Release Date: November 10, 2015
Age Group: Young Adult
Source: Purchased copy
For as long as Fei can remember, there has been no sound in her village, where rocky terrain and frequent avalanches prevent residents from self-sustaining. Fei and her people are at the mercy of a zipline that carries food up the treacherous cliffs from Beiguo, a mysterious faraway kingdom.
When villagers begin to lose their sight, deliveries from the zipline shrink and many go hungry. Fei’s home, the people she loves, and her entire existence is plunged into crisis, under threat of darkness and starvation.
But soon Fei is awoken in the night by a searing noise, and sound becomes her weapon.
Tell Me More: When I first heard about Soundless, my initial reaction was stunned confusion. A fantasy novel “steeped in Chinese folklore” wasn’t what I’d expected from Richelle Mead’s newest YA novel, though I’d honestly be hard pressed to tell you exactly what I was hoping to find. My confusion quickly gave way to excitement, as the sad dearth of characters with Asian heritage became clearer to me. Unfortunately, Soundless is not a remarkable story, its characters faded and the world too faint to grasp.
It’s hard not to have expectations for any story written by a prolific author, no matter what opinion one might have regarding their previous work. I enjoyed the Vampire Academy series, and the Bloodlines series after that, and I can admit that I wanted Soundless to at least have that same Mead kick to its dialogue and characters. Rose and Sydney were memorable and they made a space for themselves.
But Rose and Sydney are very different from Fei, though those differences are really more focused on what Fei isn’t rather than what she is. Fei is not outspoken and brash, though she does seem to be rather stubborn. Fei loves her sister Zhang Jing, but even though Mead doesn’t tell more than show, sometimes it felt like there was a wall sliding down between me and the story. Every time I found myself starting to feel things for the characters, or wondering about their history a little more, the story would drop the threads I was interested in for another subplot or character, and I’d have to start all over again.
Halfway through the story, I started to wonder if that reaction was amplified by the fact of Fei’s quiet demeanor, and how it plays into the stereotype of the quiet Asian girl. It’s a pretty prevalent stereotype, one that I myself have been questioned about, and my discomfort with Fei’s role in Soundless brought it to mind. I don’t think Mead sets out to be stereotypical or racist. I do think that the plot hinging on a Chinese village losing their ability to hear/speak, and later see, is worth discussing, for all the lenses it can be seen through. I question the choice to make the setting a Chinese village, when there are very few Chinese cultural references to be found in the story. Fei doesn’t need to make constant reference to her culture or to her heritage, but when it’s easy for a reader to forget about the specific setting and just imagine any old fantasy Asian place? The story might be worth revisiting and revising, for a different focus.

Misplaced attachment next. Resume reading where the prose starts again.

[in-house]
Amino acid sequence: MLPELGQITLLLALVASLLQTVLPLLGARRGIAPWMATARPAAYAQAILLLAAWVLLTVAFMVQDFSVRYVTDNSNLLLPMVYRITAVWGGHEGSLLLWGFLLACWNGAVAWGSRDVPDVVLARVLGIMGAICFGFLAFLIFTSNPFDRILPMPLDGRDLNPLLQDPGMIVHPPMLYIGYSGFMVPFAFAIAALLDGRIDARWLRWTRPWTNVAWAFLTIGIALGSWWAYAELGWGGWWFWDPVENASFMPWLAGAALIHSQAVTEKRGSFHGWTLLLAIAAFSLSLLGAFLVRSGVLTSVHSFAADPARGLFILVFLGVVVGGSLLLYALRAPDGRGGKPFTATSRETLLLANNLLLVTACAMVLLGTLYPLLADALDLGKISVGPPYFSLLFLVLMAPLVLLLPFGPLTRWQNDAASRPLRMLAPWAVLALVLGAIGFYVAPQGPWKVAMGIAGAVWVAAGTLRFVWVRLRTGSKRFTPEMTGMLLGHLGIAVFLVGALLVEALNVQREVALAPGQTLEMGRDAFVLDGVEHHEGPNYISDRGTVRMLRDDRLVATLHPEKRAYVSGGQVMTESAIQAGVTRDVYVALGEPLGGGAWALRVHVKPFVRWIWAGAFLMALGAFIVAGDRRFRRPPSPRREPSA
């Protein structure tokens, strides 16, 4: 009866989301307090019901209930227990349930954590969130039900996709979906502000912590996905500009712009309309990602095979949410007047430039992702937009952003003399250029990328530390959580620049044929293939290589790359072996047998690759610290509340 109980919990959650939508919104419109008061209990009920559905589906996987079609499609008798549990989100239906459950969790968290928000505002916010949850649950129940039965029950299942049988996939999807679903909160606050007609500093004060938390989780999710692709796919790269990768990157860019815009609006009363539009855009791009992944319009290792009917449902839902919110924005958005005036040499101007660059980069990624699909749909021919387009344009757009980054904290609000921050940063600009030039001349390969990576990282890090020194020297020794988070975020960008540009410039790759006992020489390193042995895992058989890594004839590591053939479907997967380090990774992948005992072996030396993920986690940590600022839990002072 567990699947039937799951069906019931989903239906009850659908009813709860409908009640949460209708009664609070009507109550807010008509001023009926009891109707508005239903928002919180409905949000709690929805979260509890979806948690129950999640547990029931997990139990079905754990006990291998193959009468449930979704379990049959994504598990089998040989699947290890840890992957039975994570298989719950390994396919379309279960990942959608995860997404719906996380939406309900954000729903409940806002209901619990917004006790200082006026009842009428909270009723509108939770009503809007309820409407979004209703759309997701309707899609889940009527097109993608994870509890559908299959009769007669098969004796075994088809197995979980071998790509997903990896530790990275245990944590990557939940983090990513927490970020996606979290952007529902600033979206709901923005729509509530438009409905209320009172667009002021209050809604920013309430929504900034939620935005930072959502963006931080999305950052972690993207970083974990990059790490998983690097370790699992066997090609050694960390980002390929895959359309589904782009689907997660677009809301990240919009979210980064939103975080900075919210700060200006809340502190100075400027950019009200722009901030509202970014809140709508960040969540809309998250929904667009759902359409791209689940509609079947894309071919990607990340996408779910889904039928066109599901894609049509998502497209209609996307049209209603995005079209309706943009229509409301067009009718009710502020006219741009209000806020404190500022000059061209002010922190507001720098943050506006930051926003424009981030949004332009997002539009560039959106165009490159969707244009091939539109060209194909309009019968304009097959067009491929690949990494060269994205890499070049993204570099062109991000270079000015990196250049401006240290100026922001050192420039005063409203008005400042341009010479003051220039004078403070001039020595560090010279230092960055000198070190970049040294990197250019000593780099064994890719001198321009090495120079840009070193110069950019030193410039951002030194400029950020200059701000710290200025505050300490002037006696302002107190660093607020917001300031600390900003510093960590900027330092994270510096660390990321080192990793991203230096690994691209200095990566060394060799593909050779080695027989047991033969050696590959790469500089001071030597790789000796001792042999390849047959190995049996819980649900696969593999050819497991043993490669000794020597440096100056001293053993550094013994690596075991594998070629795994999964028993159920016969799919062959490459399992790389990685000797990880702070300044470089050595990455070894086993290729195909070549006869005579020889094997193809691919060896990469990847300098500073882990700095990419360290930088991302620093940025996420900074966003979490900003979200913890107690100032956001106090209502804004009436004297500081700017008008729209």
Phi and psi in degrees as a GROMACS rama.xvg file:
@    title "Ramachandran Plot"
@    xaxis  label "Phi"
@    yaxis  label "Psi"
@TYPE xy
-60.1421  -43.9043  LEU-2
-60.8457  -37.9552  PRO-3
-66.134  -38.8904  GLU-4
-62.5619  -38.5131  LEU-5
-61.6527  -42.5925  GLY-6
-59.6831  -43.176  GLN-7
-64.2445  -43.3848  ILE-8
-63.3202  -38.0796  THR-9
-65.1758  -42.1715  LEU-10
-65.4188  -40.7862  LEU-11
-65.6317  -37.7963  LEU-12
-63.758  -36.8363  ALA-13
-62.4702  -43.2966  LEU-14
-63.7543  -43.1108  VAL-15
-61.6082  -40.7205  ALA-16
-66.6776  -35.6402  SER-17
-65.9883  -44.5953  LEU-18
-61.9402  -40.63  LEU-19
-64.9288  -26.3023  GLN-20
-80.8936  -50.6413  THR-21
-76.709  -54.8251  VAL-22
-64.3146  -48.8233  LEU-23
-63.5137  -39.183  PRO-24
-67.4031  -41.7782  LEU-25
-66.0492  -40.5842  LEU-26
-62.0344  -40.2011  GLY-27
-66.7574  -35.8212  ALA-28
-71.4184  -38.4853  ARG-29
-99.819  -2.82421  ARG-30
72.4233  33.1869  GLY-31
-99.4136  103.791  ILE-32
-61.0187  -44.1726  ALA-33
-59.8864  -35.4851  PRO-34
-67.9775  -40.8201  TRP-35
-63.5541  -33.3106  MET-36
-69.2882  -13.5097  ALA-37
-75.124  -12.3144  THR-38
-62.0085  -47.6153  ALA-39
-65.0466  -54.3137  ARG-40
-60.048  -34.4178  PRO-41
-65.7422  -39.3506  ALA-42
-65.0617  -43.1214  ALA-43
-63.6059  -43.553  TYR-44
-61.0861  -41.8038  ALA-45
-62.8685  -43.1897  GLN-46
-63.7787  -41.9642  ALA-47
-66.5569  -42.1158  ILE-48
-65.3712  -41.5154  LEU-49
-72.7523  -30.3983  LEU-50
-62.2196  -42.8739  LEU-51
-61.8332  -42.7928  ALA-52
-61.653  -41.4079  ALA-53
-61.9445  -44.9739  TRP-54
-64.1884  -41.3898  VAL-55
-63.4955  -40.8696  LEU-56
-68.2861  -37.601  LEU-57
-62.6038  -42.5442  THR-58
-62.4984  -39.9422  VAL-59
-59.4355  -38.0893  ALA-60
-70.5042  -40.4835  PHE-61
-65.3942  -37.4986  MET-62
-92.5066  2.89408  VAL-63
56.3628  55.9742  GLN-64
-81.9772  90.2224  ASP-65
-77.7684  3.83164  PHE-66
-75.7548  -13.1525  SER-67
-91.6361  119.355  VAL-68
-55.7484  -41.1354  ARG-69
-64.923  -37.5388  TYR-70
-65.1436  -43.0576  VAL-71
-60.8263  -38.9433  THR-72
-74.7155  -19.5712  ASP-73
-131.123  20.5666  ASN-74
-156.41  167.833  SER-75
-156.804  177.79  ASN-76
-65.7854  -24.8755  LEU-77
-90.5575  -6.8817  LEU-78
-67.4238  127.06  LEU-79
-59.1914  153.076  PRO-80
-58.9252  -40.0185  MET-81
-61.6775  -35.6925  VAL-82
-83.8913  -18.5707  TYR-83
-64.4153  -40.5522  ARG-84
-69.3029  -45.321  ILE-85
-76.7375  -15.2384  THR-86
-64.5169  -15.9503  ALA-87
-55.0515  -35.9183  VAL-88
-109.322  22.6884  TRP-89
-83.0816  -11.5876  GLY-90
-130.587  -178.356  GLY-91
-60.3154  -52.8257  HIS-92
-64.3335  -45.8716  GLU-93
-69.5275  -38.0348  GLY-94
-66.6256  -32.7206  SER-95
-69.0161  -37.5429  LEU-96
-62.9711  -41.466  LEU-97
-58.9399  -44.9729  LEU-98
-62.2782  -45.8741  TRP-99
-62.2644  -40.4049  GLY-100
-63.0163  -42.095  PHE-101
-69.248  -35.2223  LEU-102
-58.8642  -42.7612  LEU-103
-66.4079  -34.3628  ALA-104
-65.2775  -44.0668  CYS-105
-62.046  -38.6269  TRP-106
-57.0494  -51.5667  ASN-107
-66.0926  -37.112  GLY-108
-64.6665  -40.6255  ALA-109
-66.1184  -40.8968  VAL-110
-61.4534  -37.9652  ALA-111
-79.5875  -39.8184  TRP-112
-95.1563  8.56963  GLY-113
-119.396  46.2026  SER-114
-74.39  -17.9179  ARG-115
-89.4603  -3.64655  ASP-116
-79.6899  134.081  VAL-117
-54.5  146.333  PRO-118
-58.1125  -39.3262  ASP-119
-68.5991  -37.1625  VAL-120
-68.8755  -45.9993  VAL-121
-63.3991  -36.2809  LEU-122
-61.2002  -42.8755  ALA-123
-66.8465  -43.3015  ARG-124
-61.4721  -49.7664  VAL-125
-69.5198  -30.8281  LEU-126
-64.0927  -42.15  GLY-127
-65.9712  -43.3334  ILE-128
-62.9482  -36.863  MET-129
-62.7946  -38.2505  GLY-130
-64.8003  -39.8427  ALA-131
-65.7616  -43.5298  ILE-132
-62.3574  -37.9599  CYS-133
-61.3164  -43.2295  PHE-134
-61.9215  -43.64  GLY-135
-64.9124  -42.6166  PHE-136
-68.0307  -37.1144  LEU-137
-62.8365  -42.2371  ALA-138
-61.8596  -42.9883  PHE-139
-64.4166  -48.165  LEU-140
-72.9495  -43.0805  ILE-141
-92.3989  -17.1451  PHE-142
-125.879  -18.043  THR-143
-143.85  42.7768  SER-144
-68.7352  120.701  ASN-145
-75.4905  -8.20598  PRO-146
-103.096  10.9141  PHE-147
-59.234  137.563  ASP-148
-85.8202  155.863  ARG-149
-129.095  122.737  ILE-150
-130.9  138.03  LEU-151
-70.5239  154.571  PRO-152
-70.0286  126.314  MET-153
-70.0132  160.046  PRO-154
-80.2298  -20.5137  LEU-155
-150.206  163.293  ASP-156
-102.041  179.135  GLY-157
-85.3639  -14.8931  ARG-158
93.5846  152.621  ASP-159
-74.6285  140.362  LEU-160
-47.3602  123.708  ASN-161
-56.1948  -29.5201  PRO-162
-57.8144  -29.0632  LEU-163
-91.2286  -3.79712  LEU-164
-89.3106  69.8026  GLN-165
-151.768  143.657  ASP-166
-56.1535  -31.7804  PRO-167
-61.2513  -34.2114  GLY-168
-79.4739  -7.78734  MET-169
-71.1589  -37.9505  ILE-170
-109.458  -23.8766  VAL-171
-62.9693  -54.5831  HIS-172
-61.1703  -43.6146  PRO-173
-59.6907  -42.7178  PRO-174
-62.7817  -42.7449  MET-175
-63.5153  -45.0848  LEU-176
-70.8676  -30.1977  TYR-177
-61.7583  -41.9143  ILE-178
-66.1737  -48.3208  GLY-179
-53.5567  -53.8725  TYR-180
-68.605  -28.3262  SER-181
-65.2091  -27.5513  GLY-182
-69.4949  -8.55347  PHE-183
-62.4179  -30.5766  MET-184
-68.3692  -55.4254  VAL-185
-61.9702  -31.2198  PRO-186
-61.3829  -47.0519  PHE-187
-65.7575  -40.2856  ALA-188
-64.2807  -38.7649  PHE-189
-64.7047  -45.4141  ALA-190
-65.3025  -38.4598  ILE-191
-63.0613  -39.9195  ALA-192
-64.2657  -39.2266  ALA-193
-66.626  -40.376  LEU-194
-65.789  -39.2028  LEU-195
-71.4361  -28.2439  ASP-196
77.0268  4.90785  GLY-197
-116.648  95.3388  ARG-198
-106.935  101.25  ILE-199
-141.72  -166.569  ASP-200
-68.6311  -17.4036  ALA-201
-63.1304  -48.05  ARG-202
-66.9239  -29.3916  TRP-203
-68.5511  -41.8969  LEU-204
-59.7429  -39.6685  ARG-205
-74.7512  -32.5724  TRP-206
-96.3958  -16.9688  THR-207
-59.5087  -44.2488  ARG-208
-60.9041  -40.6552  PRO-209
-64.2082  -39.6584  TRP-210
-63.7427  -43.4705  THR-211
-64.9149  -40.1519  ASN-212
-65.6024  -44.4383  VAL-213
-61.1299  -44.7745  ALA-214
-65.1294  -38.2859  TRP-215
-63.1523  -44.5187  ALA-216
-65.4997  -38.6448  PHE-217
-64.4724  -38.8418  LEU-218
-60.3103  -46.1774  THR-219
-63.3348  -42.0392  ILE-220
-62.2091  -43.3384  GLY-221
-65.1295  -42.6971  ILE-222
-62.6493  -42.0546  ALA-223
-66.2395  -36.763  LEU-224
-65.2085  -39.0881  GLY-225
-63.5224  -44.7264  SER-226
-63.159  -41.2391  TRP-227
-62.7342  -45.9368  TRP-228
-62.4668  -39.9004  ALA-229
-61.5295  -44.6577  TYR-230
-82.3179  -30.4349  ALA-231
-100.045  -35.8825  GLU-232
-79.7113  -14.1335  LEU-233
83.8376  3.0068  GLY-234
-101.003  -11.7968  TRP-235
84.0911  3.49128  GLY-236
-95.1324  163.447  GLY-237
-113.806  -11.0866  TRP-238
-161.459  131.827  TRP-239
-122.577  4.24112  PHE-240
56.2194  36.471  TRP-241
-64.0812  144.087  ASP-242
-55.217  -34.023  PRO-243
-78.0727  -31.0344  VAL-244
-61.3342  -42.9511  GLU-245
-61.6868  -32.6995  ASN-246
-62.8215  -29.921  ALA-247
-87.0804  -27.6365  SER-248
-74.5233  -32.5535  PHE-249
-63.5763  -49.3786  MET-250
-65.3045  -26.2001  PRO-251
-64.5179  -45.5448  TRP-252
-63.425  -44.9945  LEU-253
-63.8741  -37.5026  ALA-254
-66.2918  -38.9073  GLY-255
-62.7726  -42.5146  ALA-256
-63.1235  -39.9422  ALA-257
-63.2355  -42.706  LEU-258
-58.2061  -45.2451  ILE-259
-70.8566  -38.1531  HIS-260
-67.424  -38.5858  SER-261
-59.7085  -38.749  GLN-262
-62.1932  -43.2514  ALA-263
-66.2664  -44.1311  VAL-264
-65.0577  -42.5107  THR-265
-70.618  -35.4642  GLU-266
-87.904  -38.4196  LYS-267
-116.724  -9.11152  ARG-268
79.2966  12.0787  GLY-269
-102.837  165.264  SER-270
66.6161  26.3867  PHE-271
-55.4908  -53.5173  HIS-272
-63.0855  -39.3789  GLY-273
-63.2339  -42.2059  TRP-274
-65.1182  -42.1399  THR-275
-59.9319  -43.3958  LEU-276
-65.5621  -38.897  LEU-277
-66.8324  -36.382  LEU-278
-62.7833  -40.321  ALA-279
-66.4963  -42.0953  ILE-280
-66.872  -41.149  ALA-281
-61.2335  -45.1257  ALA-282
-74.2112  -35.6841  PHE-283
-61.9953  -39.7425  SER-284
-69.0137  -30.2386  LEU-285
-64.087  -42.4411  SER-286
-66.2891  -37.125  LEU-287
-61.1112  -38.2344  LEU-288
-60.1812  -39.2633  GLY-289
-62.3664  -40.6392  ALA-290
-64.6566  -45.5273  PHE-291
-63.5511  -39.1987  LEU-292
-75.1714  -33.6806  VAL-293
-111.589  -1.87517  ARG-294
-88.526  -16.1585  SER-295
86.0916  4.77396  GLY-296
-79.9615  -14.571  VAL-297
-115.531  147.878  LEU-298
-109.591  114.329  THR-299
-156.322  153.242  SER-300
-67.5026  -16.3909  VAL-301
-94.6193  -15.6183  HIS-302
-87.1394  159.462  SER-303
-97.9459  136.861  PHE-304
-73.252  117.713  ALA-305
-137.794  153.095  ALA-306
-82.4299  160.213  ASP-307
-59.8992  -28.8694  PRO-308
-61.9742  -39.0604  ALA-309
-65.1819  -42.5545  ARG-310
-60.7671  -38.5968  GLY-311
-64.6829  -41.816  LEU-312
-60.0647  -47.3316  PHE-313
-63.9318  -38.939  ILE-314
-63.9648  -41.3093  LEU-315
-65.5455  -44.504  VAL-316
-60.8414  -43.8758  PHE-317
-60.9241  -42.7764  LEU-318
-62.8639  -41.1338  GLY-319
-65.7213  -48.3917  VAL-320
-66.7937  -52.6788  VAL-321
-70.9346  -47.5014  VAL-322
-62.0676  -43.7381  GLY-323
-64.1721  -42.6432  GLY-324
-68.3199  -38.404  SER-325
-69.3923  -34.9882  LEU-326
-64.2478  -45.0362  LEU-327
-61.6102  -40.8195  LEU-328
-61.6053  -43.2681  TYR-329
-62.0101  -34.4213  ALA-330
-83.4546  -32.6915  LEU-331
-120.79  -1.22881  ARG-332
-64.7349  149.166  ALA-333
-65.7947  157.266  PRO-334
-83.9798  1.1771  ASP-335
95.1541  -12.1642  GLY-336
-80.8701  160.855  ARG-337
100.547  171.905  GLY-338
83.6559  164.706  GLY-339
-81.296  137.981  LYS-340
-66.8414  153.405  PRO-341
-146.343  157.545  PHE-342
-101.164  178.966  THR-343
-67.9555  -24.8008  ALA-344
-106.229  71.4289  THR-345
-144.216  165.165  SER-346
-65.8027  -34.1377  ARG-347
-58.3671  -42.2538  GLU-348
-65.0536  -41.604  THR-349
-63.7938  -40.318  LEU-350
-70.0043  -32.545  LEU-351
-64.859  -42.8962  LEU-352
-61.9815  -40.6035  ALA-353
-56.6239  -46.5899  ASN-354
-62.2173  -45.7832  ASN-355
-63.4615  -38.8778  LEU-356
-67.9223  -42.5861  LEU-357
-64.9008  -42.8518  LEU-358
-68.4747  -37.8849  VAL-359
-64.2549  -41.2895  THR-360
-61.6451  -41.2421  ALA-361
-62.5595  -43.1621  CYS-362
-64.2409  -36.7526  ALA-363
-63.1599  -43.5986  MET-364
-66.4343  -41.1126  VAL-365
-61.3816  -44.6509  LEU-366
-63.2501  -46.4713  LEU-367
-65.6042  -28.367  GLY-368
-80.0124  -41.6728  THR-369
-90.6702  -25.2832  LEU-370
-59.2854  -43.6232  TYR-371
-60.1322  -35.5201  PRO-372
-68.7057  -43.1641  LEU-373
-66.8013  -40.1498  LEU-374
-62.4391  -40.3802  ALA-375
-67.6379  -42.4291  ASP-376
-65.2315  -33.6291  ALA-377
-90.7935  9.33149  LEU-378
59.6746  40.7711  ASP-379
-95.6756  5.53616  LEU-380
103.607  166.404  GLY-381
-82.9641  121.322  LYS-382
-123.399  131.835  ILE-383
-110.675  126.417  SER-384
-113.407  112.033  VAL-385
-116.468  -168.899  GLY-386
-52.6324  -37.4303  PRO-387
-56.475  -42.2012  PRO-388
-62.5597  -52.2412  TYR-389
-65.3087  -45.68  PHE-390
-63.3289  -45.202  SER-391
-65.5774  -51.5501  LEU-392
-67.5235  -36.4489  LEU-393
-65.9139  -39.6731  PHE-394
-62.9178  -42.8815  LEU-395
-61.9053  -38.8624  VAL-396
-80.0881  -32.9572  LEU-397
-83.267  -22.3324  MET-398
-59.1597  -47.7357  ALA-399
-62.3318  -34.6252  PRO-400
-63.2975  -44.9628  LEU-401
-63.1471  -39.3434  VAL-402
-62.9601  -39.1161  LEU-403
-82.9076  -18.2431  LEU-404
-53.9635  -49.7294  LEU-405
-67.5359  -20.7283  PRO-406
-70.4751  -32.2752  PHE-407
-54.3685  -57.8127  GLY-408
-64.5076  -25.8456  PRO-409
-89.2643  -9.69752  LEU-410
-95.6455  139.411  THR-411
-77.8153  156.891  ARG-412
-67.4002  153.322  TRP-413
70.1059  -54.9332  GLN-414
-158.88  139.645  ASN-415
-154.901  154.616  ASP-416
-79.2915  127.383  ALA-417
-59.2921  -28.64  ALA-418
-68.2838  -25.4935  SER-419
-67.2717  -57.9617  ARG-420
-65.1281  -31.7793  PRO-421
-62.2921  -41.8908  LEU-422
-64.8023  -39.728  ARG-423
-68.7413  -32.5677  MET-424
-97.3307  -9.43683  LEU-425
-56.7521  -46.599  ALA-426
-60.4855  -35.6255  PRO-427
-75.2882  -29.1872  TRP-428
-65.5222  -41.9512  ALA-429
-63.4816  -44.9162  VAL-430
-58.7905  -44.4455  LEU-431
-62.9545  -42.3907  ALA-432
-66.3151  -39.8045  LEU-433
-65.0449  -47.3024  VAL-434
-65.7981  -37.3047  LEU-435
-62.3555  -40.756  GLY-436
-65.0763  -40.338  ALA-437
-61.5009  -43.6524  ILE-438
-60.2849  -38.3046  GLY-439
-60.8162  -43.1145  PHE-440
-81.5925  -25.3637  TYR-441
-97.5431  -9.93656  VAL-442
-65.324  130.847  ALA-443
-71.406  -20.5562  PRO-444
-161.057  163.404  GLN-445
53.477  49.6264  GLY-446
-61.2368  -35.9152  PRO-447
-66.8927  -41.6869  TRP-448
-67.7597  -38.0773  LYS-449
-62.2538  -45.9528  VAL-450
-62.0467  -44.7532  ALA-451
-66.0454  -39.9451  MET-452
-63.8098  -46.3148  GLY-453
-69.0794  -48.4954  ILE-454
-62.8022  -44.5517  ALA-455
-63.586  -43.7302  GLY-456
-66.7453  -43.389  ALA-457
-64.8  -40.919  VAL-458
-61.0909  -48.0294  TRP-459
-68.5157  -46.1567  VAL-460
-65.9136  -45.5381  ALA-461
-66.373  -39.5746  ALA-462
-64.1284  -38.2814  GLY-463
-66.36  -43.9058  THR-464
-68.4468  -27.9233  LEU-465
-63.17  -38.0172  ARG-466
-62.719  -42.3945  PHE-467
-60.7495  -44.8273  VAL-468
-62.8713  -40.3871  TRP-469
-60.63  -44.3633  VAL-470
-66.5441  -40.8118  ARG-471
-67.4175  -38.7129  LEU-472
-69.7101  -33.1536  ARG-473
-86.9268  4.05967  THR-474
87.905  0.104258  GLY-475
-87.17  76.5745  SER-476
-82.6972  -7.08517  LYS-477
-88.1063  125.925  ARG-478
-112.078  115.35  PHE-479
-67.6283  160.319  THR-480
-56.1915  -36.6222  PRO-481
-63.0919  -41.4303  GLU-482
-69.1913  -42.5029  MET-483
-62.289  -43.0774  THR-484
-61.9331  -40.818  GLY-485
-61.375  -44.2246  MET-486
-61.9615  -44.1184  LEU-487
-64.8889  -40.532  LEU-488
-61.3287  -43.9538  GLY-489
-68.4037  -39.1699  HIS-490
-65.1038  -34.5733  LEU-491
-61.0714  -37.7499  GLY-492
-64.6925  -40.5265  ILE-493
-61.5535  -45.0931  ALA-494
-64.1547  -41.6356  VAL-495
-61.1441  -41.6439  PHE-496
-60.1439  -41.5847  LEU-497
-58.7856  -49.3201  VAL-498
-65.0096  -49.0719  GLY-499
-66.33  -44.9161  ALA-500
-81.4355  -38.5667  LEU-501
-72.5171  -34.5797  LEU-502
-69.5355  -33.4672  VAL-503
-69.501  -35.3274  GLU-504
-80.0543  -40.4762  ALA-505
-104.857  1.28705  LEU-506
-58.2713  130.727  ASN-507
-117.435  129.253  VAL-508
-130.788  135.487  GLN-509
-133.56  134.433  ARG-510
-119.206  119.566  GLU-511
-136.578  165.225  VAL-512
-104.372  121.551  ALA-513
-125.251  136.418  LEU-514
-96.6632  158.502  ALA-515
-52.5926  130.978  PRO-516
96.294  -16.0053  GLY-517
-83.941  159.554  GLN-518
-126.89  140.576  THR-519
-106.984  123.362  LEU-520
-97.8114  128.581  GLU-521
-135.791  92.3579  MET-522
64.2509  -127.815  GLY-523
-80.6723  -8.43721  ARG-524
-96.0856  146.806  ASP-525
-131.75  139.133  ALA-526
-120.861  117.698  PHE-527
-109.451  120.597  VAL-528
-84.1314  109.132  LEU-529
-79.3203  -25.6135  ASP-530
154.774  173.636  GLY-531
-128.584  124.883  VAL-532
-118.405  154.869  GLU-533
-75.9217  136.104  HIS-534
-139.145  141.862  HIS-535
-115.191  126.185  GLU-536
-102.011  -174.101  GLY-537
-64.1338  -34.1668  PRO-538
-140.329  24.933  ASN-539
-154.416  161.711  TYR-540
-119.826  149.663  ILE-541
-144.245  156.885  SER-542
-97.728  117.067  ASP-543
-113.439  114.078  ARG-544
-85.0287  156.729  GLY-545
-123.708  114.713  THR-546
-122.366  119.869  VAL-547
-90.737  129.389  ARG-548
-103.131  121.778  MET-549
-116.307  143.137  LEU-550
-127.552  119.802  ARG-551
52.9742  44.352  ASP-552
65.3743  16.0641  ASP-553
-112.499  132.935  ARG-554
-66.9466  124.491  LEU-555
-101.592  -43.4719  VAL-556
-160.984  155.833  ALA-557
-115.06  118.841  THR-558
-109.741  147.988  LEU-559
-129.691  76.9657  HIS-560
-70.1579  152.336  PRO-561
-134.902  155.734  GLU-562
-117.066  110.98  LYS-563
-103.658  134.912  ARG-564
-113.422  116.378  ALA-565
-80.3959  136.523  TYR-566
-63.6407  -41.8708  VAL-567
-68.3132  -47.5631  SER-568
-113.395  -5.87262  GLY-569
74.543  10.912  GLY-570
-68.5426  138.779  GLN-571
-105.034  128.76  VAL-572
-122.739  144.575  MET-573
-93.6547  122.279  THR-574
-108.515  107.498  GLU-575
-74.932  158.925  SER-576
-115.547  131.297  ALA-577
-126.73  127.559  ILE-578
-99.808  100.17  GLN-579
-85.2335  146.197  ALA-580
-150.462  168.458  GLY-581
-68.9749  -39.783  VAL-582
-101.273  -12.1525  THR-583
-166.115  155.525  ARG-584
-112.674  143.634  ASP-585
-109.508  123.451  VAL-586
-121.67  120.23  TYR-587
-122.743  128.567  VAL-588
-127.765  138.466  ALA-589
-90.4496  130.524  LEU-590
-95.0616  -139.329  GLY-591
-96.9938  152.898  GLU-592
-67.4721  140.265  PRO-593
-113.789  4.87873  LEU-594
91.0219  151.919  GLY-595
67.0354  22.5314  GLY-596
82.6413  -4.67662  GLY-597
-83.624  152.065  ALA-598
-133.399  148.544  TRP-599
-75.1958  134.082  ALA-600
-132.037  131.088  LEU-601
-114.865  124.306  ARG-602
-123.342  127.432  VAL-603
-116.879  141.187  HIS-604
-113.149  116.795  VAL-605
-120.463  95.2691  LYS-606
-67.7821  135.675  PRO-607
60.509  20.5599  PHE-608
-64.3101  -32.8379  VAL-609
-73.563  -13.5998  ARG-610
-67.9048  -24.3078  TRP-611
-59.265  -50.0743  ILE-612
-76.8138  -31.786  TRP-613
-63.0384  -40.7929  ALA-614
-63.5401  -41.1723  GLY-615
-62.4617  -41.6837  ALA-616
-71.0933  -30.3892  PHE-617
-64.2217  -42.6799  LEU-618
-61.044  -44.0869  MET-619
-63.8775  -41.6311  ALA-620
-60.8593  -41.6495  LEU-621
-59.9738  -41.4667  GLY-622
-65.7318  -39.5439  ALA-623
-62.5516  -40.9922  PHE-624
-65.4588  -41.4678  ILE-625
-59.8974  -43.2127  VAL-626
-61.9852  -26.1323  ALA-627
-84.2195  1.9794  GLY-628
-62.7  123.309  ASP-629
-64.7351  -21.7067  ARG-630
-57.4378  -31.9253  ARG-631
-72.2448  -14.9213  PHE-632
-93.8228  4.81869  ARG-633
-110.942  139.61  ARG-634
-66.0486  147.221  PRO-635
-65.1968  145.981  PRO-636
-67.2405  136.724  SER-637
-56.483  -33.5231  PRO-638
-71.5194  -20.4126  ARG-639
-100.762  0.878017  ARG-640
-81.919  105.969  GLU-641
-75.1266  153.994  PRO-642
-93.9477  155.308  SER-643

Here, however, Soundless shifts into a dystopian-esque plotline, which was a jarring change. Suddenly, there’s very little difference between Fei and heroines like Tris from Divergent, complete with love triangle. Neither boy is particularly compelling, their stories far less interesting than Fei’s, though by the time I finished the book, I had been struggling to get to the final page without forgetting what had happened in previous chapters. The boisterous, peppy quality of Mead’s previous stories was missing from Soundless, but the story itself wasn’t riveting enough to keep me interested sans zippy dialogue. I closed the book feeling uncomfortable with the development of Fei’s character when intersected with her race, and unsure if I had a right to feel that way, I questioned my reactions and Mead’s choices. While I can appreciate and admire the desire to try something new, Soundless is lackluster at best, and stereotypical/slightly offensive at very worst.
Scorpio Richelle Mead is a New York Times and USA Today bestselling author of urban fantasy books for both adults and teens. Originally from Michigan, Richelle now lives in Seattle, Washington where she works on her three series full-time: Georgina Kincaid, Dark Swan, and Vampire Academy.
A life-long reader, Richelle has always loved mythology and folklore. When she can actually tear herself away from books (either reading or writing them), she enjoys bad reality TV, traveling, trying interesting cocktails, and shopping for dresses. She’s a self-professed coffee addict and has a passion for all things wacky and humorous.